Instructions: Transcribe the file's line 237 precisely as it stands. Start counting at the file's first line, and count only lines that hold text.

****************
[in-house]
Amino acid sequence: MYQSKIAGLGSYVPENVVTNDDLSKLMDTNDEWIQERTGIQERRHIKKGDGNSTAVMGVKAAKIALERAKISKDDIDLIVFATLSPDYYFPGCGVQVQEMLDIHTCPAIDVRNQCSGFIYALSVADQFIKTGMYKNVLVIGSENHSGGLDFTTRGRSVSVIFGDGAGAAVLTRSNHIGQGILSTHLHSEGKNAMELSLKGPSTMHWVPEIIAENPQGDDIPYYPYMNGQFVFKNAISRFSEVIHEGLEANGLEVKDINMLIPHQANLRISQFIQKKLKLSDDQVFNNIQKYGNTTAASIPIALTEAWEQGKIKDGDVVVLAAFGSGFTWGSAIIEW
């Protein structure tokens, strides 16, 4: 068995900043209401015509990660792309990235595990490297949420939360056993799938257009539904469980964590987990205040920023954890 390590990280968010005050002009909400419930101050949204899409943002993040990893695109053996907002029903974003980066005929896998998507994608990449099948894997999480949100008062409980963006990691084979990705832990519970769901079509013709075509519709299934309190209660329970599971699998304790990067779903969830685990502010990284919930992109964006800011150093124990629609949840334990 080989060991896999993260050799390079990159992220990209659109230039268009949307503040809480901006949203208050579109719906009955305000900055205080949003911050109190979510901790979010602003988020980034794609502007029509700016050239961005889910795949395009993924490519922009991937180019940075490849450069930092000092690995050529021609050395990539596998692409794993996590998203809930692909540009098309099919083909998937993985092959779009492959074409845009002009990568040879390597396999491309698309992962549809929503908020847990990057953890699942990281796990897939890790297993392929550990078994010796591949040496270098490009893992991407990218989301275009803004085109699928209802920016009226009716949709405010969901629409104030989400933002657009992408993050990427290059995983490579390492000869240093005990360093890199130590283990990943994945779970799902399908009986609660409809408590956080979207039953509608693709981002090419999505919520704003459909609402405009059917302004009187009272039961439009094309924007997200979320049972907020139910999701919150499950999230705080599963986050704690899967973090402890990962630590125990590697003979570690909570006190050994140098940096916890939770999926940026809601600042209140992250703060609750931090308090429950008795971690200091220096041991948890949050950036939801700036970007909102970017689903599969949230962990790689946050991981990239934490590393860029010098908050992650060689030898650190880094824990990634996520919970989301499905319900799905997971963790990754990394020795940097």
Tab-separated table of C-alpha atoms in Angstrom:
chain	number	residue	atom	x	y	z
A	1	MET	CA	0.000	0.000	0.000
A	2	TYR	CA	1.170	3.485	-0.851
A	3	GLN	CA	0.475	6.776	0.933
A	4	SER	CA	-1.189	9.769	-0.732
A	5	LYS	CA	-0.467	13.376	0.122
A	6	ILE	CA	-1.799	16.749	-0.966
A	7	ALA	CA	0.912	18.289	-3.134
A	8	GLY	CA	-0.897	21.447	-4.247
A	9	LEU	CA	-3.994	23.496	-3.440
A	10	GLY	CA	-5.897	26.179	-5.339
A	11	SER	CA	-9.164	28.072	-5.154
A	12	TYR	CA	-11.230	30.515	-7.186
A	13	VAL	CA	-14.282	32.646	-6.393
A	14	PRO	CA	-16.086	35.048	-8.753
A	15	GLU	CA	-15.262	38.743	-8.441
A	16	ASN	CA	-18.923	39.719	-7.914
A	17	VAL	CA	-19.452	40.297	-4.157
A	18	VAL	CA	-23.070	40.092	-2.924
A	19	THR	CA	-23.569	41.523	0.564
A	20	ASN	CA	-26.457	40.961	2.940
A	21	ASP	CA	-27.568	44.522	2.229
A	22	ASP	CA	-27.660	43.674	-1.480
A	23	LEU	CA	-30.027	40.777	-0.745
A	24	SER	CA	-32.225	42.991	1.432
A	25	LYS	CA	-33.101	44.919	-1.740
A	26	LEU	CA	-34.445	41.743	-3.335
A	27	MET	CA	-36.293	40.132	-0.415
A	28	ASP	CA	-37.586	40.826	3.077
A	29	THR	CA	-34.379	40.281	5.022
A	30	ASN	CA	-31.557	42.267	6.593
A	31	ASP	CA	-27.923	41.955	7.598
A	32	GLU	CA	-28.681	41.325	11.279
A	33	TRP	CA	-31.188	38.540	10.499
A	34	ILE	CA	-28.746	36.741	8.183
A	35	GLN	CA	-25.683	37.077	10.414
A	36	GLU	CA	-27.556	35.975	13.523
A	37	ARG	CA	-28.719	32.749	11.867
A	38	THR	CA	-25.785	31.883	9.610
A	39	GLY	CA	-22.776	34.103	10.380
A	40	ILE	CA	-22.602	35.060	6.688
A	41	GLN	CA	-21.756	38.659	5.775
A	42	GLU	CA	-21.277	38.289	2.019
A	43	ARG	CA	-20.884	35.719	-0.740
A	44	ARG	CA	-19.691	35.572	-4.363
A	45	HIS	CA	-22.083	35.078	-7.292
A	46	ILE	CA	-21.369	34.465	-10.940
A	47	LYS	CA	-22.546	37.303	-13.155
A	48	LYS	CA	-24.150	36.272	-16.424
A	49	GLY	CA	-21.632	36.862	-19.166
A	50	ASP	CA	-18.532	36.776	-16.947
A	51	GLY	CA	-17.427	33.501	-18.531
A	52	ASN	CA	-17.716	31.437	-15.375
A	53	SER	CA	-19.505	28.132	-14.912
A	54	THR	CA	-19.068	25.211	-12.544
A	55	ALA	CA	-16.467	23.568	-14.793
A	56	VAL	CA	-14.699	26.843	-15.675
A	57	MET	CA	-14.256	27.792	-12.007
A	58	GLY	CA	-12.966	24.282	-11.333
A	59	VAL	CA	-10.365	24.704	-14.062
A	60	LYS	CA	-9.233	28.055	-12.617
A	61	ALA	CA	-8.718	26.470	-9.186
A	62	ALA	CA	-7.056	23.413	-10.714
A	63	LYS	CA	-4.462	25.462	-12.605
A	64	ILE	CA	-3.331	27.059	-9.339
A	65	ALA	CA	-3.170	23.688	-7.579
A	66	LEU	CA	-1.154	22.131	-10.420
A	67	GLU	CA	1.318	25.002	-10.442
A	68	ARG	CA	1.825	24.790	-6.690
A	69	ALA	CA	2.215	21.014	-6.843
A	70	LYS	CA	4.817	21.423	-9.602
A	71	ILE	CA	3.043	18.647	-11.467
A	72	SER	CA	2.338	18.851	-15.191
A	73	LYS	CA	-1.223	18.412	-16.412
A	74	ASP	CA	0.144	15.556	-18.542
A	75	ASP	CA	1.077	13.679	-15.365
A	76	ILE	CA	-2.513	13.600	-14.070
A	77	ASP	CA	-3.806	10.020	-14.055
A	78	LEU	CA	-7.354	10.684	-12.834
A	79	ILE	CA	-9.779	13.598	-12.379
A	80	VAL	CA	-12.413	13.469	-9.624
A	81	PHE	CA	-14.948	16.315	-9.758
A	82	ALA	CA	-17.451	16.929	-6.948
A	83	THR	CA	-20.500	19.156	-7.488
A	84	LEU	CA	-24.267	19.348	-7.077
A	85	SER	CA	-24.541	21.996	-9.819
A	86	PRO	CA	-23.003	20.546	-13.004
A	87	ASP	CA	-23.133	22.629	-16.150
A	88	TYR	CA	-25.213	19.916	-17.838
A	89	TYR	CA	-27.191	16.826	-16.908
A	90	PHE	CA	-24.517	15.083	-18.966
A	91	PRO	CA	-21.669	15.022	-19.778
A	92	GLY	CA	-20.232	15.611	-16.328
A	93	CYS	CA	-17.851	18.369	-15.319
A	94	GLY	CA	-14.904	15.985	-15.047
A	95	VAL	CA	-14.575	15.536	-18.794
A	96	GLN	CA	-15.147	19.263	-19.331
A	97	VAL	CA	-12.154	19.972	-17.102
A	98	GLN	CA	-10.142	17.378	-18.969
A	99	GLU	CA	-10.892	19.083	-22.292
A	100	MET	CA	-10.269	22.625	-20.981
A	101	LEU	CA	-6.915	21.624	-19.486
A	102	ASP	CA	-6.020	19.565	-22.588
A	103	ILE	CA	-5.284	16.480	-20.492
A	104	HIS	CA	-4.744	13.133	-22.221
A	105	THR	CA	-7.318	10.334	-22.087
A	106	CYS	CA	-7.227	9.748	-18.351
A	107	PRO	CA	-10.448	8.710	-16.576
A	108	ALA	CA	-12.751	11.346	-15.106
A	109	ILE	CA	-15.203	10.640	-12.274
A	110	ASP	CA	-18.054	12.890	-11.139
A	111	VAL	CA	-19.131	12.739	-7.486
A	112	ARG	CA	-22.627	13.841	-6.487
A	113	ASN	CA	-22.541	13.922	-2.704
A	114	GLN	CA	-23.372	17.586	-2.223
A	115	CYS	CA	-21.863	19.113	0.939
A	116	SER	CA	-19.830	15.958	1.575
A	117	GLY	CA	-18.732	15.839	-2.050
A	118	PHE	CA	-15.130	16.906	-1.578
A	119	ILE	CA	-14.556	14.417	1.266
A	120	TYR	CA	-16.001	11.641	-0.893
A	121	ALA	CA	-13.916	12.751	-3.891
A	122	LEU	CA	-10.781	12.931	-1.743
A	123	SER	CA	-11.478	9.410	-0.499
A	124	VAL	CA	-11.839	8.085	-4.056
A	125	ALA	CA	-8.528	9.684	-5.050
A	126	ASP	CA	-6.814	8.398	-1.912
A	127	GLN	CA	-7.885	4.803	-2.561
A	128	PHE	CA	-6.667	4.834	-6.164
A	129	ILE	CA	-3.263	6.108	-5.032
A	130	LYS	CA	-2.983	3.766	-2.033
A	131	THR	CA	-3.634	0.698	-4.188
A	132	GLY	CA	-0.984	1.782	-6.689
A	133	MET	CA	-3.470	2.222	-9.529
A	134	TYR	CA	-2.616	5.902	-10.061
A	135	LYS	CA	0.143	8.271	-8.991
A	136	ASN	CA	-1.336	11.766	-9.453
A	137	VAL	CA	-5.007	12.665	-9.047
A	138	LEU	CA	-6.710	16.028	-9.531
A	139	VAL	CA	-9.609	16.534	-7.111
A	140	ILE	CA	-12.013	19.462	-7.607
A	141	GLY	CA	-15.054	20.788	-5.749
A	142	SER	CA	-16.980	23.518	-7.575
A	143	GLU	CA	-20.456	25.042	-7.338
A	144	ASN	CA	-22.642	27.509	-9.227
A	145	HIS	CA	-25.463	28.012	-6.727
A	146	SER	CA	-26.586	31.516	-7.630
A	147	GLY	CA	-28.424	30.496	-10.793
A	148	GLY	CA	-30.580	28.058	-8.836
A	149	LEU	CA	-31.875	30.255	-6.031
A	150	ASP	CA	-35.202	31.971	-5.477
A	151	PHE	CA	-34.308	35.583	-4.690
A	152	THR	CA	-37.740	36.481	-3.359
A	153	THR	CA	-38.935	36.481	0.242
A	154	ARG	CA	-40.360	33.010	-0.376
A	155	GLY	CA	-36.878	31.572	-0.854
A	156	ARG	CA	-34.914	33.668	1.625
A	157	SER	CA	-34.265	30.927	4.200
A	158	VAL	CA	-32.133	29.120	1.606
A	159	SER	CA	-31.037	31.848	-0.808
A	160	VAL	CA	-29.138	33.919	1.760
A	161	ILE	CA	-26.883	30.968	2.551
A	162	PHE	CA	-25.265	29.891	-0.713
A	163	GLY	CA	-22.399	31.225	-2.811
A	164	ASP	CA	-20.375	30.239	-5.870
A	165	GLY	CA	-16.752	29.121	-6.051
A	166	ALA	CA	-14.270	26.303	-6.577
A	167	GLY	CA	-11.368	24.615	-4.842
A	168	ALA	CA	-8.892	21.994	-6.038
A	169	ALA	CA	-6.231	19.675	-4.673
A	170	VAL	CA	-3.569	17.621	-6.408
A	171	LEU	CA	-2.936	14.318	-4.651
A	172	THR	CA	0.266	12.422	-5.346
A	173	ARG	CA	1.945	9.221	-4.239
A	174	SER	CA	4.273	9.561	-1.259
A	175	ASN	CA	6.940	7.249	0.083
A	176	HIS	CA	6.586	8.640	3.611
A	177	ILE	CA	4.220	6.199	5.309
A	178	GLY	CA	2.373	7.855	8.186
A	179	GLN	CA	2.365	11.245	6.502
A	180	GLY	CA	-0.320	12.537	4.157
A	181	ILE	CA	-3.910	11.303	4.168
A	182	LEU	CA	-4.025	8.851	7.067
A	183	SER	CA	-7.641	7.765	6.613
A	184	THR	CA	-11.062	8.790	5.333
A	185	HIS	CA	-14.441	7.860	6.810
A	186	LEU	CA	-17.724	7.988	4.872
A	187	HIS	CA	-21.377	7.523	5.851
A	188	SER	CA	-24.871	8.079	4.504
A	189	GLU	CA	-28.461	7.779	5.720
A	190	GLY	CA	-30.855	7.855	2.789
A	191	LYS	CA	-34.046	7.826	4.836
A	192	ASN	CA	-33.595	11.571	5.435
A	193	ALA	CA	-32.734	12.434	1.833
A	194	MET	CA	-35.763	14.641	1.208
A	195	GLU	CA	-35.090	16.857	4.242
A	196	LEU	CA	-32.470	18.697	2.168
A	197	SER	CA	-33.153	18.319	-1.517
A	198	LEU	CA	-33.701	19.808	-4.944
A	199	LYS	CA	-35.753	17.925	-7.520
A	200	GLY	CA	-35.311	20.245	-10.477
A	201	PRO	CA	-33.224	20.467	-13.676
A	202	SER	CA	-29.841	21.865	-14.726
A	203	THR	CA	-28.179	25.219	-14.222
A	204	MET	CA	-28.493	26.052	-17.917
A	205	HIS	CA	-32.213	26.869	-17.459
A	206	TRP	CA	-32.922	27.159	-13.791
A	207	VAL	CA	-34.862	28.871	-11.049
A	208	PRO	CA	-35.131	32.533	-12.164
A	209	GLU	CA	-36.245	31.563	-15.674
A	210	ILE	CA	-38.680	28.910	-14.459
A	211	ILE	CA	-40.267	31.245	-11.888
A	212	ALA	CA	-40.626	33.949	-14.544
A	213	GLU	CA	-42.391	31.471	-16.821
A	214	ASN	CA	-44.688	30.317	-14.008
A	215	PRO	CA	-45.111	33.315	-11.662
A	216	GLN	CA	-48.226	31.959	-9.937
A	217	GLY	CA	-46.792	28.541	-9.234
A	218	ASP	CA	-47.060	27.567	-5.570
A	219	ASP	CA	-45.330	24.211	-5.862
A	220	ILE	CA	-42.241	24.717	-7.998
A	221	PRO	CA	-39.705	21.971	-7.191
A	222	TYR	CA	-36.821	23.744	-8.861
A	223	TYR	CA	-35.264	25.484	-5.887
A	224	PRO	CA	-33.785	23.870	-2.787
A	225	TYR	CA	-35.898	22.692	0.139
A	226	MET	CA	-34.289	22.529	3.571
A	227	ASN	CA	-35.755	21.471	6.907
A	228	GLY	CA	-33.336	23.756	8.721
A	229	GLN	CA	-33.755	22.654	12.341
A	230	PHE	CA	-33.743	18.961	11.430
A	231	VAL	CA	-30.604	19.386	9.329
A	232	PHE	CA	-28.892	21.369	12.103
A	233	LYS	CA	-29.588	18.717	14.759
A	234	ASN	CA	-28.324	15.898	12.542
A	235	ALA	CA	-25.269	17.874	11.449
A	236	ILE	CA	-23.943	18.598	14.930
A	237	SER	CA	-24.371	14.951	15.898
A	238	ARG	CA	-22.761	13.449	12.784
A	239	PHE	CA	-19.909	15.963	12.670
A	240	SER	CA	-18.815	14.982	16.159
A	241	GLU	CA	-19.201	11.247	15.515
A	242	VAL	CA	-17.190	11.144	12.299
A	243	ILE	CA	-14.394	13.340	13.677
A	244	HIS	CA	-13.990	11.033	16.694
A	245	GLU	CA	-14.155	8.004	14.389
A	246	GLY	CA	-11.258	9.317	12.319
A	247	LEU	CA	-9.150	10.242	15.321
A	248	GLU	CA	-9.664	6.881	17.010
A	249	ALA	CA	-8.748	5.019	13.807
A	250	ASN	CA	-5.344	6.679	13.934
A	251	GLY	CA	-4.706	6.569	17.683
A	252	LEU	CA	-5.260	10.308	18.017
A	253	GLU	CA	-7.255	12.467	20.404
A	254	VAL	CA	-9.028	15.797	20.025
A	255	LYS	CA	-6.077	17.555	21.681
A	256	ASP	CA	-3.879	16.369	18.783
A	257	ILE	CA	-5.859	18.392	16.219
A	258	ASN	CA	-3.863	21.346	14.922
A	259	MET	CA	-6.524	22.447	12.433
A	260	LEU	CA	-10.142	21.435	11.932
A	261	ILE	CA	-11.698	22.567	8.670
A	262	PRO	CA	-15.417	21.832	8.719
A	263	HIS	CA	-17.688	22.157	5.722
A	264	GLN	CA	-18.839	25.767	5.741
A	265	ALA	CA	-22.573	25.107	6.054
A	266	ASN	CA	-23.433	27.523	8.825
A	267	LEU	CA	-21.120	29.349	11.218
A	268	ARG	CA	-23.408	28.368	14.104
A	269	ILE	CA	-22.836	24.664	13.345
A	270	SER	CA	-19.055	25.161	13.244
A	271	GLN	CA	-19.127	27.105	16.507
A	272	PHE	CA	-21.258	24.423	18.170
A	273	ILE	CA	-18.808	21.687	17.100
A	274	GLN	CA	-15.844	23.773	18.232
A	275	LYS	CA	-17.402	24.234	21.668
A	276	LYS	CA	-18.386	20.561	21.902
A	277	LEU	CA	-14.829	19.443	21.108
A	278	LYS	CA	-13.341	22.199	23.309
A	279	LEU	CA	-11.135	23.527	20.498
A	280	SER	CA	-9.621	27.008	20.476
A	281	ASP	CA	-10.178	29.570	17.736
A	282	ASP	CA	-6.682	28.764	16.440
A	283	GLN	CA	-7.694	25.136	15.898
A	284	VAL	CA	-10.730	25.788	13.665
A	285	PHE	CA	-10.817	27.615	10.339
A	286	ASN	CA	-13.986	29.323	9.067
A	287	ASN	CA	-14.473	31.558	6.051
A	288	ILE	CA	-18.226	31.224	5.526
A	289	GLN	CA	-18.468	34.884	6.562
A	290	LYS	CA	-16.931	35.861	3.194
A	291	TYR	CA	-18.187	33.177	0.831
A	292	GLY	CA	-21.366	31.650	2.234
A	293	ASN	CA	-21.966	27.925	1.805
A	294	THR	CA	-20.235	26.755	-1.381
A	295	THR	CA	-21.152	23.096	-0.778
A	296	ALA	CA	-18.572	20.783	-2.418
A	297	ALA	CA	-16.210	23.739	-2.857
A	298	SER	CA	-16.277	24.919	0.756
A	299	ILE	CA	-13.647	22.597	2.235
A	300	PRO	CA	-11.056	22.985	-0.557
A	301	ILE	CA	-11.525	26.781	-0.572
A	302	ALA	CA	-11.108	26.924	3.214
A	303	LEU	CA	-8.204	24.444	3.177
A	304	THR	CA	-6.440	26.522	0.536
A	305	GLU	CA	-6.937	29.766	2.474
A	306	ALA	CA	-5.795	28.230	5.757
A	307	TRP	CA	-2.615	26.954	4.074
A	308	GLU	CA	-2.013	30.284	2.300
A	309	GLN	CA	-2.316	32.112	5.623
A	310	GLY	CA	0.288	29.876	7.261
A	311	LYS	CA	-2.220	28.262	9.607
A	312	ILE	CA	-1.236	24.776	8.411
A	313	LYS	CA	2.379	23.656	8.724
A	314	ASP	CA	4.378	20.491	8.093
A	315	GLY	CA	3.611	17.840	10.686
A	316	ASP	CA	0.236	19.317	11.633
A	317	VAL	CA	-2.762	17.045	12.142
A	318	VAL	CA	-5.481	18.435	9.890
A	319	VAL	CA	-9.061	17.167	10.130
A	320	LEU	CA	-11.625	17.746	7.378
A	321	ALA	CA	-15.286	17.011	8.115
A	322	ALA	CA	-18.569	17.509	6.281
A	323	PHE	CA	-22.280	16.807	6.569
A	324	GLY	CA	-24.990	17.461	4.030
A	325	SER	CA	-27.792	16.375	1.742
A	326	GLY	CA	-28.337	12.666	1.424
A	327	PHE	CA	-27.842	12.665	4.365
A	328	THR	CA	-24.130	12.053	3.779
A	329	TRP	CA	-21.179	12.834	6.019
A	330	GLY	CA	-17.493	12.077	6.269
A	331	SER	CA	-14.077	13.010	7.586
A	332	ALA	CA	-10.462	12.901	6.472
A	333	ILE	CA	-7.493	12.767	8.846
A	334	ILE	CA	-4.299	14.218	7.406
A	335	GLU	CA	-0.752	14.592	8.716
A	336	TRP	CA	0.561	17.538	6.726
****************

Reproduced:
A	232	PHE	CA	-28.892	21.369	12.103